Paradigm Shift

A project log for Reverse Engineering Soneplex SPX-MPU SBC

Reverse engineering logs for salvaged MC68302 based SBC

plasmodePlasmode 12/10/2017 at 17:090 Comments

(This is continuation of my previous log on what I've done up to a year ago.)

My first approach was to understand how SPX-MPU handles file upload and run.  If successful, I'll be able to load and run my own software.  This is desirable because I have quite a number of these boards and I don't want to do complex hardware modifications to each one of the boards.  Unfortunately the factory software was more complex than I can handle.  The relatively simple hardware monitor tool was not adequate to follow the complex software execution.  

I needed a different approach.   I already have a board heavily modified with hardware debugger that can load and execute programs.  So forget about working with the factory software, erase it and put my own bootstrap monitor there.  I now turned the purpose of hardware debugger around and used it as a software development platform instead.  I did not have a flash programmer for SMT components, so this debugger also served as a crude SMT flash programmer.

I only needed a simple bootstrap that allowed me to load more sophisticated monitor and re-program itself.  Relocatable self-modifying bootstrap monitor became an essential feature of subsequent versions of the monitor.  68302 has 4 programmable chip selects, including the chip select for boot flash.  The monitor loads a small program into 68302's internal RAM and swaps the chip selects of the RAM with boot flash so RAM is now at the lowest portion of the memory while the monitor is relocated to higher memory space.  At this point a new version of monitor can be loaded into the RAM and ran to see if it is working properly.  If it checked out, the new version can overwrite the previous version.  This scheme really worked quite well.  I was able to update my monitor software numerous times without ever removing the devices.  A few times the evolving monitor had major bugs that can't communicate or reprogram itself, then I have to use the hardware debugger to load the primitive bootstrap and started over.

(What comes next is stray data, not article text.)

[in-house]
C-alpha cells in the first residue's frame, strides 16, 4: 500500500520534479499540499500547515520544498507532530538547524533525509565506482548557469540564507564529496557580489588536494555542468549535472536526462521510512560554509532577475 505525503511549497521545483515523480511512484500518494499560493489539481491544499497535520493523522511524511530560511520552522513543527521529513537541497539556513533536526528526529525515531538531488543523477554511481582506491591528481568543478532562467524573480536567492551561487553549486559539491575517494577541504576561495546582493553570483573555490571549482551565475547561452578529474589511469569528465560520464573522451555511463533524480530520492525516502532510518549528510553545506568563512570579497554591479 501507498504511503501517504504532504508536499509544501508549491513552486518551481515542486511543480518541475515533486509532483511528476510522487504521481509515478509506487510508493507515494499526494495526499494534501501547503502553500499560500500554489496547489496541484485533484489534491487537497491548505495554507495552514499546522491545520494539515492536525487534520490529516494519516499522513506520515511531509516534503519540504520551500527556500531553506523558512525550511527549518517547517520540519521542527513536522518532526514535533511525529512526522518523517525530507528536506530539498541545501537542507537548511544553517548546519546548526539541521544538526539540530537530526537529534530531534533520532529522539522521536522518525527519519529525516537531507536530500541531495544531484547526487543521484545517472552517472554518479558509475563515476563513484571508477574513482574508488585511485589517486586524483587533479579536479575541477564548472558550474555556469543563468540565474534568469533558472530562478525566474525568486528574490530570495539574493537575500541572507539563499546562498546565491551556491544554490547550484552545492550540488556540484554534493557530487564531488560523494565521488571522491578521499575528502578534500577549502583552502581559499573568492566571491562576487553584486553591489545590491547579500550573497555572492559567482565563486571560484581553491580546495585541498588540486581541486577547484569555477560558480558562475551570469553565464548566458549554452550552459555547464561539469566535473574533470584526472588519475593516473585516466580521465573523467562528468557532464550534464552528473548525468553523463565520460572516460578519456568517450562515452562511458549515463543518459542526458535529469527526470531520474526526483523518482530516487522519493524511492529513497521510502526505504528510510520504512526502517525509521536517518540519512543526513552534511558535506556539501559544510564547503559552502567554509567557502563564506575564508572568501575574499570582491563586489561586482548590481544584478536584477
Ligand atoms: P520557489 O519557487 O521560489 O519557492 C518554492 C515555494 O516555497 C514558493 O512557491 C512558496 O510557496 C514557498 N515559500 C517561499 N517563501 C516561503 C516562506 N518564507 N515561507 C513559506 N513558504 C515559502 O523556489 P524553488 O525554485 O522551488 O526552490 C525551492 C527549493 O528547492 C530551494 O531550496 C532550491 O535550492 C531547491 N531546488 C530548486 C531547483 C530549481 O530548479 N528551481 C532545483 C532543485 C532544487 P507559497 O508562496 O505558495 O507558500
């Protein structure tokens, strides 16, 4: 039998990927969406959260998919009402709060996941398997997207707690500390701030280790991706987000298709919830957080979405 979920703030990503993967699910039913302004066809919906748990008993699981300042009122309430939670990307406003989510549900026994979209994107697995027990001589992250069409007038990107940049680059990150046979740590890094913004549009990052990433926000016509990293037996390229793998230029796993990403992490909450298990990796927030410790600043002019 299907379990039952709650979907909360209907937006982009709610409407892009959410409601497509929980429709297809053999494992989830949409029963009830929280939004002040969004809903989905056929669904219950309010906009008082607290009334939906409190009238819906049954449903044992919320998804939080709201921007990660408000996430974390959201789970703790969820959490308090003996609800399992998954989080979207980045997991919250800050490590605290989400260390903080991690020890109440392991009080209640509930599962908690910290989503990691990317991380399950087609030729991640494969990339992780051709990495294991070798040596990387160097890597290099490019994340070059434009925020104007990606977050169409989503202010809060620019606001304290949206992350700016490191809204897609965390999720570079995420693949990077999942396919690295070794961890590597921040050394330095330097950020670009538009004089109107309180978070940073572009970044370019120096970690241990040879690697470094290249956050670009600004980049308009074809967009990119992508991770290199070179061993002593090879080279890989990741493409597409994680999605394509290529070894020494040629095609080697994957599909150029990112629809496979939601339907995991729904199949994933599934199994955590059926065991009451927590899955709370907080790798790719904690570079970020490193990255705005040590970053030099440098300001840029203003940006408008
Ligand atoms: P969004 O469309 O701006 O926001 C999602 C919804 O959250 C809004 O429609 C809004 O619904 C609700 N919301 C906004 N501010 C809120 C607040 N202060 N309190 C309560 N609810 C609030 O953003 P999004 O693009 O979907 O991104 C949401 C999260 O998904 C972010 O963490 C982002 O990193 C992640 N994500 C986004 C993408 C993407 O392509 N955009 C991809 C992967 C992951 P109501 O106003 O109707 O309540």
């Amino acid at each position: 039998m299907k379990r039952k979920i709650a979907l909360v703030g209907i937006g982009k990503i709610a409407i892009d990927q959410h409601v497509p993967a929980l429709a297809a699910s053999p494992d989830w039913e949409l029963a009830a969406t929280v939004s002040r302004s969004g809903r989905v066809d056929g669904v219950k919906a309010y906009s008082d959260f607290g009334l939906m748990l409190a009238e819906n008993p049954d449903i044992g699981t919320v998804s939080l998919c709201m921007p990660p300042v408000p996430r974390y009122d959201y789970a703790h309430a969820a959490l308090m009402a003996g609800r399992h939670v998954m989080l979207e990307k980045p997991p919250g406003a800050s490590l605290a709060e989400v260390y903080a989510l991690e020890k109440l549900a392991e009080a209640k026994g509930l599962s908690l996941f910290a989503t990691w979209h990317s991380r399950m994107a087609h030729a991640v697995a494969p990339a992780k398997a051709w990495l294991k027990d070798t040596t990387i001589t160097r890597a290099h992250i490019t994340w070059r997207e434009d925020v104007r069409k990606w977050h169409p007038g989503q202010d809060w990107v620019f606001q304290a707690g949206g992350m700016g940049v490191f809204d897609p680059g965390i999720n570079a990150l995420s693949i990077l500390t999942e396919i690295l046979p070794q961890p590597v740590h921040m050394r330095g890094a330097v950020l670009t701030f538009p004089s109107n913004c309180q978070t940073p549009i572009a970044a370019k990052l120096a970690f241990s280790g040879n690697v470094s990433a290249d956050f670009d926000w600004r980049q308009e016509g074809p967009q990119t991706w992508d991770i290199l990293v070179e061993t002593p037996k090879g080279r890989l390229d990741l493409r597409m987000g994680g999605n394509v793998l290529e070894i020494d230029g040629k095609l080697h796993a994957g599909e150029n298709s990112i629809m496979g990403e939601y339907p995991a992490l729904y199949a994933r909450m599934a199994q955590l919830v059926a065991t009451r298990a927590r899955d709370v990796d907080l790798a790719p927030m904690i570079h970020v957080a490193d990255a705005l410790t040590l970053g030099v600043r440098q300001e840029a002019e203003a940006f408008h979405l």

While I'm familiar with 68000, I am not familiar with the various resources on a 68302.  Furthermore I don't have schematic of the MPU board, so the monitor is the tool to explore the various resources of 68302 as well as the MPU board.  I used the wonderful tools, EASy68K, provided free by Prof Kelly at  The simulator was useful because my 68000 assembly knowledge was rusty and I'd make rather stupid mistakes.

At this point (beginning of 2016) I had two goals:
1.  Reverse engineer the pc board so I have a complete schematic.
2.  A way to reprogram the factory boot flash easily.  I don't want to build a hardware debugger for every board, nor do I want to remove the two boot flash and replace with sockets.